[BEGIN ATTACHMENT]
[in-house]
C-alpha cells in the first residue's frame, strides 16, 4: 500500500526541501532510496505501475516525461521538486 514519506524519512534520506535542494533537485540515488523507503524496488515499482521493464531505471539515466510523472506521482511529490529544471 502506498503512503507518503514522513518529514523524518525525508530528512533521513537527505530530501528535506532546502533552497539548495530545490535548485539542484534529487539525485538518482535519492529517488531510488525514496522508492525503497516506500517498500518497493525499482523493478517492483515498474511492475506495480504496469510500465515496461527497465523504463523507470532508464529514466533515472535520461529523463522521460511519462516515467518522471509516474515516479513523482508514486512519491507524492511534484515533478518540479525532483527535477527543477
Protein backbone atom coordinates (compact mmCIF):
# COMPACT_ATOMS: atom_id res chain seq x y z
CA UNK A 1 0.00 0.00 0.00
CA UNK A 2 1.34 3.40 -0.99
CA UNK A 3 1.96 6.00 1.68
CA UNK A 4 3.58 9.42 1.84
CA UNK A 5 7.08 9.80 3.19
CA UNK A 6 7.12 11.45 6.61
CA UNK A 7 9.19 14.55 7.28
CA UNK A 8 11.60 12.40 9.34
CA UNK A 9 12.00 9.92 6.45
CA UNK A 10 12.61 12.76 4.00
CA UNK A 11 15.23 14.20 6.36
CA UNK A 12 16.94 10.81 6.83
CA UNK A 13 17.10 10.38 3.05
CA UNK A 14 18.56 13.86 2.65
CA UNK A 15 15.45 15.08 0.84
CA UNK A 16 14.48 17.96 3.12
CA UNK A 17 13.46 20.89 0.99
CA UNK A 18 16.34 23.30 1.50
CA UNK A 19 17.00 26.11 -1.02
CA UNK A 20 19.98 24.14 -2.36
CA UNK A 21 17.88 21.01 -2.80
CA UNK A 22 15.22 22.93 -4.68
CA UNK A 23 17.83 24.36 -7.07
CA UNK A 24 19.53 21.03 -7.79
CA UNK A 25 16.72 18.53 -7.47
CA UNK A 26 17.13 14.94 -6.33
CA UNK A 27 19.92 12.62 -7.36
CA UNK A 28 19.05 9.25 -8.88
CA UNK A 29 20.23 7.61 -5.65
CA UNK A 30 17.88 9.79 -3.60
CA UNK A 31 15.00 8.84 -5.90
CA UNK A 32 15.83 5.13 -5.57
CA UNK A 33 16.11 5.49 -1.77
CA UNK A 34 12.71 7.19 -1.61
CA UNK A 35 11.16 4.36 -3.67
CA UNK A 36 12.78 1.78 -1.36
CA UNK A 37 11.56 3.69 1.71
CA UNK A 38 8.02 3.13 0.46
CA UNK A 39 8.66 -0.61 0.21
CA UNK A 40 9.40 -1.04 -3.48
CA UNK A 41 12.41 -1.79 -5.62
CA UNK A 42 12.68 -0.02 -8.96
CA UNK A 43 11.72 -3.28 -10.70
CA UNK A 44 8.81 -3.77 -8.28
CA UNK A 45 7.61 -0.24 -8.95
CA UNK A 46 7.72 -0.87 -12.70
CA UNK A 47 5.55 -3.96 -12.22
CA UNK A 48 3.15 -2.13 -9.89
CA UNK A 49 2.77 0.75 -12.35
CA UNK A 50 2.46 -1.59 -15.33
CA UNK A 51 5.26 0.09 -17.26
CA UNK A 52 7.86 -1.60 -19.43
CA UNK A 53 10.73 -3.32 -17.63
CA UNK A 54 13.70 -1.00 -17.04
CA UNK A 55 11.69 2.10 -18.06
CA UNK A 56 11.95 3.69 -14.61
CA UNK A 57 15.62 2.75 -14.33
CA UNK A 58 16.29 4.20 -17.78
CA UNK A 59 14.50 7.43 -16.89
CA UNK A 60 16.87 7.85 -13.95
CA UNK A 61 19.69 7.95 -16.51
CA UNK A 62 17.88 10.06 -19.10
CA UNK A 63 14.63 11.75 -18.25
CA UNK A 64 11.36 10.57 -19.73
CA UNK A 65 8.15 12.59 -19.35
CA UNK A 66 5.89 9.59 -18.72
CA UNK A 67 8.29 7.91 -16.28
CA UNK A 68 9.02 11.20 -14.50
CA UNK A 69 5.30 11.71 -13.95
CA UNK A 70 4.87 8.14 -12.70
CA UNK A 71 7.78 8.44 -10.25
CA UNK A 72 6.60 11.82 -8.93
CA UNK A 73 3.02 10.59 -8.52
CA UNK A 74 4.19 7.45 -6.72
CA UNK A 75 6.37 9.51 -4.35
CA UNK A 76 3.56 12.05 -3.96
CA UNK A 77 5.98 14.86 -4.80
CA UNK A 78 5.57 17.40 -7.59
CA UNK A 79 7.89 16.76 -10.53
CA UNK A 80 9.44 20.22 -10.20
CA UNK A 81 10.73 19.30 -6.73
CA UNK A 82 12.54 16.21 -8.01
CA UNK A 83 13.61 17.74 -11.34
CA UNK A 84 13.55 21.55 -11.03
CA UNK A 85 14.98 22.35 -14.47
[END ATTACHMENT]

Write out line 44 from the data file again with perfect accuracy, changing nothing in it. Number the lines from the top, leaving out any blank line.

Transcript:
CA UNK A 40 9.40 -1.04 -3.48